Mr. John C. Klingler testified.  All P&M mines, he said, require a drug screening test as part of a recall from lay off physical examination.  All salaried employees called back in early February 1989 were also required to take a drug screen test as part of their physical examinations.    The February 3, 1989 communications meeting was a "get acquainted" meeting primarily since P&M had just formally taken over the mine and was preparing to reopen the mine for operations.  Mr. Klingler testified recalls that physical examinations were discussed and thinks he said that layoff panel personnel would be required to take a drug screen as part of the physical.  One local union official, Terry Sanchez, as he recalls asked whether Company men would have to take it also and was told, "yes."

            Mr. Klingler explained the concern he and others in management have about the substance abuse problems locally and nationwide and touching the mining industry.  Various Company exhibits K through S were received during the testimony of Mr. Klingler.

            Mr. Klingler made the decision not to rehire the 3 men who tested positive for marijuana (cannabinoids).  He believes the decision was within the Company's right to manage the Mines and Direct the Working Force.  He believed that the letter from the Chevron Medical Director, Dr. Koppe, demonstrated impairment of the individual.

            Alan E. Aldrich was the last Company witness.  He was at the 2/3/89 communications meeting.  Drug screening was discussed at the meeting and the Local's people there were told that drug screening would be included in the recall from layoff physicals.  The same topic was discussed again at the 3/17/89 meeting.  Nothing was said about what may happen to those who tested positive. There is an employee assistance program in effect at P&M.

            Mr. Don Geiger testified from his personal knowledge about P&M's Kemmerer and McKinley Mines substance abuse policies.    Drug Screening was unilaterally adopted there as part of a substance abuse policy  about 1987 and were then included in local agreements in the 1988 Agreement but denied that the P&M agreements there had anything to do with the issue here.  Mr. Geiger was in attendance at the 3/17/89 Communication Meeting and remembered Mr. Baca's saying to Mr. Klingler, "Don't you know you are dealing with the UMWA?"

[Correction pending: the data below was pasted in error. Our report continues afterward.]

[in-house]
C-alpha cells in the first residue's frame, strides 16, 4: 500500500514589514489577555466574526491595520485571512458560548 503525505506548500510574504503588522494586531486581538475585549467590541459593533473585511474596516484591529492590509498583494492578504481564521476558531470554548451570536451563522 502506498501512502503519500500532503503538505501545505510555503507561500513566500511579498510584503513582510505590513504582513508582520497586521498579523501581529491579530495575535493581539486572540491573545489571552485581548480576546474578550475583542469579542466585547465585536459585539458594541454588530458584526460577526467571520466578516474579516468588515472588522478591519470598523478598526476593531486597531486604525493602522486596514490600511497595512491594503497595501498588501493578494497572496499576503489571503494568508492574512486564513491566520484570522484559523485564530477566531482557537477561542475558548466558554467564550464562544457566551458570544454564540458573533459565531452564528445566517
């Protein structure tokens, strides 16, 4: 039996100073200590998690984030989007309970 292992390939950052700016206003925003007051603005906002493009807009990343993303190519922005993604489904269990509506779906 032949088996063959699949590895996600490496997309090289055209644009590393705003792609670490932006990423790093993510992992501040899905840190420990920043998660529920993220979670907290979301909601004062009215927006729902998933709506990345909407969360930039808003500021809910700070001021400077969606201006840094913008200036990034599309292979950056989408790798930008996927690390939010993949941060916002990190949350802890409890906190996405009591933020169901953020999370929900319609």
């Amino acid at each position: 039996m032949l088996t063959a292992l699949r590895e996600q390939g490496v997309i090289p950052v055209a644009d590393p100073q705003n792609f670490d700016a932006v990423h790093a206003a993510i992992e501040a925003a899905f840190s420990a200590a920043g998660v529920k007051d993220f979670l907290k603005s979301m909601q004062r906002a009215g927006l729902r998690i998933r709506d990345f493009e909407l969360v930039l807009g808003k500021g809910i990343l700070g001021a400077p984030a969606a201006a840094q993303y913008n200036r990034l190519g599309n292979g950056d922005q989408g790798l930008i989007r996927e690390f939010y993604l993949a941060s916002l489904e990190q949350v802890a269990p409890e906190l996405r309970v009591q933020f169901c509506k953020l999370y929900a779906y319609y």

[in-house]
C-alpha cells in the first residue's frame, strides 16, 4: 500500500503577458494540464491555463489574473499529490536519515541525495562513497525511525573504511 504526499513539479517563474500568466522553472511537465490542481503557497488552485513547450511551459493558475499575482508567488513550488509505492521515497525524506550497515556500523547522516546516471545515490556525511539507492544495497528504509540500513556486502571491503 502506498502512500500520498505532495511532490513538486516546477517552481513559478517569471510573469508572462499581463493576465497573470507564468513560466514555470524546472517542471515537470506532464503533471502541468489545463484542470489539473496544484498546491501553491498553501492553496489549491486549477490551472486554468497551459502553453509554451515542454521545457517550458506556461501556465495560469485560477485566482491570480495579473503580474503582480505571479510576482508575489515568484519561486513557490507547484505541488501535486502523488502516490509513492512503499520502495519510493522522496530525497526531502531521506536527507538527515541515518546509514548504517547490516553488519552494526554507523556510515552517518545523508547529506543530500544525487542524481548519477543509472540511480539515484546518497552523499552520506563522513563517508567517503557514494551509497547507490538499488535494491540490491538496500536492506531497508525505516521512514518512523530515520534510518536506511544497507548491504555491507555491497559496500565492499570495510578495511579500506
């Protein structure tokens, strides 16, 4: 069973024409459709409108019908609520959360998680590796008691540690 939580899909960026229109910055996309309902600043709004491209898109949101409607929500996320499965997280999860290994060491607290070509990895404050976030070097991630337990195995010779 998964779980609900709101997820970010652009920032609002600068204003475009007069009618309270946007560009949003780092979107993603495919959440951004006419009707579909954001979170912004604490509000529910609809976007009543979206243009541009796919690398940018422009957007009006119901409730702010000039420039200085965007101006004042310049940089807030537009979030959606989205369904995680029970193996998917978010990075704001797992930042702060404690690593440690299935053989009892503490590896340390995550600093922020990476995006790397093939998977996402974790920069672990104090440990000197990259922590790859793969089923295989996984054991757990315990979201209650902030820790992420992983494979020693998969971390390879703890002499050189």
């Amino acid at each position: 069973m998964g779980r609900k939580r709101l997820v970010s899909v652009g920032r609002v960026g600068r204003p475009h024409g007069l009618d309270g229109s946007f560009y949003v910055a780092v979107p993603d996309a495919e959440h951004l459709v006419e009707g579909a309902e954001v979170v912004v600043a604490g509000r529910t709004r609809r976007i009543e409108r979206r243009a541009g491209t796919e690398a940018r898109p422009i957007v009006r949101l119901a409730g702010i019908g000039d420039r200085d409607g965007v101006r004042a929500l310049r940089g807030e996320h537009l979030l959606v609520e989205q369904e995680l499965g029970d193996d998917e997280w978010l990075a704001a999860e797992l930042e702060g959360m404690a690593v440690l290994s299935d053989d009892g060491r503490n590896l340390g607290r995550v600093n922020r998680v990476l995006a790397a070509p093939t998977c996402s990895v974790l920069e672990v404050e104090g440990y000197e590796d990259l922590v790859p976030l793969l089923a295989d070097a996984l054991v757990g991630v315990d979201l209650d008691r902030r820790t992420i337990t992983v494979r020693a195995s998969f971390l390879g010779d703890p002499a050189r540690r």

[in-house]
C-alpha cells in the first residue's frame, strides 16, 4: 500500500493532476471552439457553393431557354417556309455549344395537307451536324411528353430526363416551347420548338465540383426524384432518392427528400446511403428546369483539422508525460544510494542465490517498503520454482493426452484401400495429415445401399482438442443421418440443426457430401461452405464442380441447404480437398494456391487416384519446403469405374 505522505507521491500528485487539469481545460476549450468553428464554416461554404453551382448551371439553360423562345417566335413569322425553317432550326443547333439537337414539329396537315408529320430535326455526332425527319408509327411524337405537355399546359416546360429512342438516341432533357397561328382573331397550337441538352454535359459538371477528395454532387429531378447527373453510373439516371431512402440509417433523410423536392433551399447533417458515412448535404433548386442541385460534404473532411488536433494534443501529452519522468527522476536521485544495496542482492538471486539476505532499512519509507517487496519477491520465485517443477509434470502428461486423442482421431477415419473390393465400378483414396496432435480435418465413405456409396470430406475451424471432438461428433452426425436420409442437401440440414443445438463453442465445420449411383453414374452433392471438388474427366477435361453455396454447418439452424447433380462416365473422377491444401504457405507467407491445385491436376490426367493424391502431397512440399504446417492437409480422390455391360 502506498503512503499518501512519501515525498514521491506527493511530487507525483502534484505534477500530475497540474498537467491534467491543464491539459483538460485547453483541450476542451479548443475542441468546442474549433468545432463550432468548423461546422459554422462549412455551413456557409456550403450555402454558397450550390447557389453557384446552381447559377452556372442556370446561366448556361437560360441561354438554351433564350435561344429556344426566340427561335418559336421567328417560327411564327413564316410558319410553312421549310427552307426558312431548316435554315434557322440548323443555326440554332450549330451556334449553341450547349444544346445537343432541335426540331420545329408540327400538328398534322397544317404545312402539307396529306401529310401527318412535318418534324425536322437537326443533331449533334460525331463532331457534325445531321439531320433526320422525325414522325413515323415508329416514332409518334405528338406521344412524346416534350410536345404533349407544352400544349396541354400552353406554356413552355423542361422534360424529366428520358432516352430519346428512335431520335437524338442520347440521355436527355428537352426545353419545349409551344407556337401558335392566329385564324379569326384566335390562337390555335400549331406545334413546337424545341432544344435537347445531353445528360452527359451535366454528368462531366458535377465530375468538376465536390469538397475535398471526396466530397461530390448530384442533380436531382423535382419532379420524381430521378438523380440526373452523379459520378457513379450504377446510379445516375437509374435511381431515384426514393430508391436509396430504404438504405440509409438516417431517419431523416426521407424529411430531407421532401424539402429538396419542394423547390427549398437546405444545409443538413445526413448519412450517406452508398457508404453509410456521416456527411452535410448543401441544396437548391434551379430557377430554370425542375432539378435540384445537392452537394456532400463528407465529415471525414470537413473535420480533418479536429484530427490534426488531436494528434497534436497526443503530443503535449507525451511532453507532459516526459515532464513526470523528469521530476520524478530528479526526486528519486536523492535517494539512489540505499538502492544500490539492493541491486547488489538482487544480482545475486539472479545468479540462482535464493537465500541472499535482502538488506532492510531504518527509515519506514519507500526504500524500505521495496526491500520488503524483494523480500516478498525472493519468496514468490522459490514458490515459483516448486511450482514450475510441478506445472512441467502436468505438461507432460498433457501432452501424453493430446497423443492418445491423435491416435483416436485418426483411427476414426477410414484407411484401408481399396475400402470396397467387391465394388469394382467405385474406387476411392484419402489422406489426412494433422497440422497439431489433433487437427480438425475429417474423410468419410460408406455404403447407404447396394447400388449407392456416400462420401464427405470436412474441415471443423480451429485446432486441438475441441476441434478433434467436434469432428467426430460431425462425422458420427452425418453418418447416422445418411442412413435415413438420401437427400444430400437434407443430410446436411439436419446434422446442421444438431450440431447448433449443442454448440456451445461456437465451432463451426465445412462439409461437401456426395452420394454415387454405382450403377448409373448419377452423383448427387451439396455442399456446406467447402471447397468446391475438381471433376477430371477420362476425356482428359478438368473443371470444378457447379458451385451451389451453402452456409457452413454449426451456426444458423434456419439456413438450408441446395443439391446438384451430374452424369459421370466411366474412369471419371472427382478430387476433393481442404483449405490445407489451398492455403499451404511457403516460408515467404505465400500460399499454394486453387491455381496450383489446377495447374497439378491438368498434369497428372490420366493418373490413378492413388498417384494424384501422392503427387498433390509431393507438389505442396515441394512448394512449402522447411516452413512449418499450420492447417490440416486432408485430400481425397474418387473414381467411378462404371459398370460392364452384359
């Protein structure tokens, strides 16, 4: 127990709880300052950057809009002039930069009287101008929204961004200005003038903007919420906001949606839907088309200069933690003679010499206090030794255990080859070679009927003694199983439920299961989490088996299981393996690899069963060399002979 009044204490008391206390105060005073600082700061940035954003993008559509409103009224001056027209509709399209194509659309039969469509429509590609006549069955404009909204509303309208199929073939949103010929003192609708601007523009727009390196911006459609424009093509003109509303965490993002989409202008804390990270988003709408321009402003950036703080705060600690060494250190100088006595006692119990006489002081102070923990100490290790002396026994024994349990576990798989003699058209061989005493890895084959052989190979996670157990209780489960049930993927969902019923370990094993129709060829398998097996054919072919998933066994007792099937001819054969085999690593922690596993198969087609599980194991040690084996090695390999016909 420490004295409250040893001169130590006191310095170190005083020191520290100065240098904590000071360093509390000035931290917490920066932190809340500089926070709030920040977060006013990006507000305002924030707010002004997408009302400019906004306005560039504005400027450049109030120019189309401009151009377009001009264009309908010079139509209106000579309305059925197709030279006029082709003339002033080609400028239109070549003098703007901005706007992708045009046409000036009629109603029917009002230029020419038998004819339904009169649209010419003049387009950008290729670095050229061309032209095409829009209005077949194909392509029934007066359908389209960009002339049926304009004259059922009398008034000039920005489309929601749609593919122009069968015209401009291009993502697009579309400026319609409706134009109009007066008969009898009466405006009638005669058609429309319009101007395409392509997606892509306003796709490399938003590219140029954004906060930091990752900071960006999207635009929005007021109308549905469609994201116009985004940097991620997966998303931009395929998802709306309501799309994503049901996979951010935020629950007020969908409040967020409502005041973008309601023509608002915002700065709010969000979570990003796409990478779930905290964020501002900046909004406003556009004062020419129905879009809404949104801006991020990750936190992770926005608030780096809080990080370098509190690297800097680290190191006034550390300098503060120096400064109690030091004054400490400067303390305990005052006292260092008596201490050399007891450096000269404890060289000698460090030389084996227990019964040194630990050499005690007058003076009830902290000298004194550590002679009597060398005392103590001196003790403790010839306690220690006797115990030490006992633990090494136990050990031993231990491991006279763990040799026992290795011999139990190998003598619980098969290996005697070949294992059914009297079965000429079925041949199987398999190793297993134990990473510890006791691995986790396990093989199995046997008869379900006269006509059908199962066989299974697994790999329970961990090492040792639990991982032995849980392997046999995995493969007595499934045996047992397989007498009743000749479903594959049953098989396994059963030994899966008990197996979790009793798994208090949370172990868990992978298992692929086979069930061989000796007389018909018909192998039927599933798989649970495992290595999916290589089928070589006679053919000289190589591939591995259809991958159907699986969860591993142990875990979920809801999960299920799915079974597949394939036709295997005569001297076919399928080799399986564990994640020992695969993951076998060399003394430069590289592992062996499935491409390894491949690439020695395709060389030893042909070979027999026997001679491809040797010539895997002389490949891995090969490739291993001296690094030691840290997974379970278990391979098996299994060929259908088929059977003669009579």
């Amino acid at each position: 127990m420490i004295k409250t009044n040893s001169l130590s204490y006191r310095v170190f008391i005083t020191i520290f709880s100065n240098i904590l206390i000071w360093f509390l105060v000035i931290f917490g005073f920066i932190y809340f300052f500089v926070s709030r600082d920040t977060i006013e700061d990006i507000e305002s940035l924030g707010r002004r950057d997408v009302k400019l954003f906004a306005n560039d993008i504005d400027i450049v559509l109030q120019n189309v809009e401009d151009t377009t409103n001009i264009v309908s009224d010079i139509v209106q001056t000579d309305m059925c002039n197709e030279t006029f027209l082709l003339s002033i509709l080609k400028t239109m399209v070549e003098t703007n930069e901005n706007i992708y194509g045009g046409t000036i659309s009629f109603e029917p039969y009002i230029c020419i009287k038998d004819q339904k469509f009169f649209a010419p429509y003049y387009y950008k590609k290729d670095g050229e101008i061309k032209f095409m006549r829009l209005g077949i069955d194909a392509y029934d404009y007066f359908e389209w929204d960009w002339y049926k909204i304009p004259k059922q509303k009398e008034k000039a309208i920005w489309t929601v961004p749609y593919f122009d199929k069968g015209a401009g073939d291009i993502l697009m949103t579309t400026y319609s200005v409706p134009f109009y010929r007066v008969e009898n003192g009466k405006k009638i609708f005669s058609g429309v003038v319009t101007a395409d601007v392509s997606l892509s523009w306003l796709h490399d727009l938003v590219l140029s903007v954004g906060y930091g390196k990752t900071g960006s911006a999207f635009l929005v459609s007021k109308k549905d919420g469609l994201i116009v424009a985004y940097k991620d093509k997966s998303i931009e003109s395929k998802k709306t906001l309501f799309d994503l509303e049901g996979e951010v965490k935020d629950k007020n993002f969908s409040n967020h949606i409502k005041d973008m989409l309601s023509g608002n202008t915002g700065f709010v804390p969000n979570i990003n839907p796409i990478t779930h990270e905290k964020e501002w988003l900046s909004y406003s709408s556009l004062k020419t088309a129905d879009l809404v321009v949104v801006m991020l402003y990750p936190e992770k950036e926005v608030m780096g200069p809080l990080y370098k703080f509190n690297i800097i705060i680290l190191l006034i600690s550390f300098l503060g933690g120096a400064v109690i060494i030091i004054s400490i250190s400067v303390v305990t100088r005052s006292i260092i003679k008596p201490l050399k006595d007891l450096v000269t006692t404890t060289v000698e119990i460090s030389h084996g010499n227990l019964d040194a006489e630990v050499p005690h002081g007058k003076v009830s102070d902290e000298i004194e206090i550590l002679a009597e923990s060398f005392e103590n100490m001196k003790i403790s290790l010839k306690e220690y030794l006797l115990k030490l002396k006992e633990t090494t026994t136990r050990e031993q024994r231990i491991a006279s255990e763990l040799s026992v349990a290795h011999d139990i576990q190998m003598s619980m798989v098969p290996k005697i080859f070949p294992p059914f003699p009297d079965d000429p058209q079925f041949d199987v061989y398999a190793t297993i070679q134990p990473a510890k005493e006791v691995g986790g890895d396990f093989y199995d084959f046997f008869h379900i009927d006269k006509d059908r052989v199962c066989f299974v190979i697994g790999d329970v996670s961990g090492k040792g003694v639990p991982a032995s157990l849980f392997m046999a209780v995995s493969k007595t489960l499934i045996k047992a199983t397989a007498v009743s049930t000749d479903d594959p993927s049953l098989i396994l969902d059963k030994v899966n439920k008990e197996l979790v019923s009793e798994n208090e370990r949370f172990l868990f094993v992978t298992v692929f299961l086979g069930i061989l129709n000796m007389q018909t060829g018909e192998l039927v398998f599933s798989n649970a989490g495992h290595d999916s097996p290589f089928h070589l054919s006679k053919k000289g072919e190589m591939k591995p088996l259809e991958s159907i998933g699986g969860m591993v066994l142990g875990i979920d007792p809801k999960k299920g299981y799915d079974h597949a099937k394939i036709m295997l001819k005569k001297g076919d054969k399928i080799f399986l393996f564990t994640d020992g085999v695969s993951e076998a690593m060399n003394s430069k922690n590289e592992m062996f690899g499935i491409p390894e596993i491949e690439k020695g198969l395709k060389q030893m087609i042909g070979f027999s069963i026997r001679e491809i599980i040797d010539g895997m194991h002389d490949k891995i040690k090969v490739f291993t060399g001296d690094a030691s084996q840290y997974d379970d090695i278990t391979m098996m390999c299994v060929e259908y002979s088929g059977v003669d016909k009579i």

At the request of the Local Union, post hearing briefs were requested.  A briefing schedule to include reply briefs was announced.  Briefing ended in mid February 1990.  New matters raised in the briefing, only where relevant to the issue, and new cases or secondary authorities when applicable will be included in the decision.

            The NLRB deferred after the UMWA filed a charge with the NLRB pending the completion of this arbitration.



            Each grievance challenged the Company's implementation of the drug screen (aka controlled substance or contraband drug screen) on the grounds that there was no mutual agreement between the Company and the Local Union and no bargaining about the issue of adding a drug screen test.  The grievances did not include how the company applied the drug screening test for rehires or the methodology of the test.

            The grievances in this case were not timely, all being beyond the ten day limit of the National Agreement.  The grievances cannot be termed  continuing grievances since the screening tests were used both on salaried and classified employees for several weeks before July 1989. Thirty eight Classified Employees took the drug screening test during their physical examinations after recall from the layoff panel before May 10.

            The Vice President of the Local took his physical including the drug screening test  on May 10.  The grievants in this arbitration took the drug screening test part of their recall physical examinations in June on June 15 or 16, 1989.  Local President, Colangelo who filed the class action grievance gave his sample and signed the authorization on June 15, 1989.

            Before any testing of Classified employees was performed, there were communications to Local Union officers about the intent by the Company to have drug screening tests conducted.  There were communication meetings on February 3, 1989 and on March 17, 1989.  The Mine Manager, Mr.  Klingler and three others of management were present at both meetings.  Several Local Union leaders were present at the February meeting.  The Local's president, Mr. Colangelo was present in February.  The meeting in February was a "get acquainted" meeting since P&M had just taken over the York Canyon Complex after purchasing the facilities from Kaiser Coal.